College admissions scandals occupied the headlines of many news outlets recently.
An Insider report lists more than 50 people who have been charged and have pled guilty to federal charges related to the scandal, which even involved celebrities such as Lori Loughlin and Felicity Huffman, as well as executives at prominent companies, venture-capital firms, and law offices.
The colleges involved include some of the most prestigious institutions: Yale, Stanford, and UCLA. Most recently, a Maryland CEO paid a former fencing coach $1.5 million in bribes to get his sons accepted to Harvard, feds say.
Amid the high-profile crackdowns on fraud in college admissions, a new and more subtle scheme has developed. Unlike the scandals already exposed, where outright frauds such as bribing college athletic coaches and faking standardized exam results were committed, the new scheme seeks to publish academic papers with the candidate student being named as an author, sometimes even the first author.
This scheme is much less prone to being discovered, and yet hits one of the key buttons in the admissions process at many of the most prestigious institutions. Many top universities look for maturity beyond the average high school student in addition to excellent grades, test scores, and extracurricular activities. A research paper published in an academic journal would greatly enhance a student’s chance of getting into a top-notch university.
However, it’s usually almost impossible to do so, mainly because of resource and timing limitations. It usually takes well over a year between the time a paper is ready and the time it is published due to academic magazines’ publishing cycle and peer review processes. A student wishing to take this route would have to start the research in his or her high school freshman year at the latest in order for the paper to be published in time for the college admissions process. And the work still needs to be publication-worthy.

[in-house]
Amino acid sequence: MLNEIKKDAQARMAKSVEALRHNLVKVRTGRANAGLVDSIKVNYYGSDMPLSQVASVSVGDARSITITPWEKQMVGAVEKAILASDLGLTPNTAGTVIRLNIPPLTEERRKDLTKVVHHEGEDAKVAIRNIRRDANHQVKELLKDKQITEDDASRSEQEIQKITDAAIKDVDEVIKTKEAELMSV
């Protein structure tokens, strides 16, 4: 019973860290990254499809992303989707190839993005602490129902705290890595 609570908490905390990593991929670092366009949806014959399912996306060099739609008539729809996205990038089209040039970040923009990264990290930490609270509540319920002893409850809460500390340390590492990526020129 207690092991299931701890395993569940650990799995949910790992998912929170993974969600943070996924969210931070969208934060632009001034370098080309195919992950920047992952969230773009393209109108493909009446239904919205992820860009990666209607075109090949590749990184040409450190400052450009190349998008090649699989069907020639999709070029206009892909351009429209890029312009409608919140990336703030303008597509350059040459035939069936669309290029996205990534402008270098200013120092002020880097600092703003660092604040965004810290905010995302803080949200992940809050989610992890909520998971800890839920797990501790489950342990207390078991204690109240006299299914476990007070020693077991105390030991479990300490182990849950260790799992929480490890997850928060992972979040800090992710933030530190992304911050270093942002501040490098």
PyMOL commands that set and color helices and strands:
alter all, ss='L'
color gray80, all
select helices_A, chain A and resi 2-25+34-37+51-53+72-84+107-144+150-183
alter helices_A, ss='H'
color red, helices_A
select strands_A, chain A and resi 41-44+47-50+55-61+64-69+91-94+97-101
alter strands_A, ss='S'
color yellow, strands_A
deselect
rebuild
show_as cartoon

These limitations aren’t an issue for parents who have connections and a strong will to help their children jump the line, especially for people who have connections to China, which has unfortunately been the paper mill for academic research, or where purchased authorship has been notoriously popular.
Julia Zhu, born and raised in the United States, a recent high school graduate, took this route and produced two journal papers at the masters/doctorate level in laser physics in summer 2018, when she was still a 10th grader, together with a doctorate adviser, full professor Bai-Song Xie, of Beijing Normal University in China. Then, one journal retracted one of the papers due to research misconduct.
Despite this known, very recent record of ethical violation or academic misconduct, she was still accepted by Stanford for the class of 2024. Furthermore, she was awarded honorable mention for the most prestigious high school research award Davidson Fellows. Ironically, the No. 1 core value for the organization is integrity or honesty. Neither Stanford nor Davidson responded to a request for comment.
Allegedly, the work behind the paper was done in the summer of 2018 when Zhu was in 10th grade. However, when reviewed by professionals familiar with the field, the paper was deemed at least at the masters/doctorate level, well beyond what the knowledge base of even her prestigious private boarding high school could provide. Normally, a master’s thesis takes one to two years, a doctorate thesis takes about five years.
In addition to requiring knowledge of specialized laser physics (Thomson backscattering, Einstein’s theory of relativity, electrodynamics, and radiation, and so on), the math behind the paper is also tremendously daunting, involving advanced tools such as partial differential equations, differential-integral equations, vector form of Fourier transforms, and so on. The 32-page draft paper appeared in ArXivin December 2018.
On Jan. 21, 2019, Zhu-Xie submitted a paper “Nonlinear enhanced effects on Thomson backscattering by magnetic field and amplitude modulating of laser field” to the European EuroPhysics Letter (EPL), and was published on May 30, 2019.
Then, on Feb. 12, 2019, Zhu-Xie submitted a nearly identical paper with a totally different title—“Thomson backscattering in combined uniform magnetic and envelope modulating circularly polarized laser fields”—to the American Journal of the Optical Society of America B (JOSA B), and was published on June 14, 2019.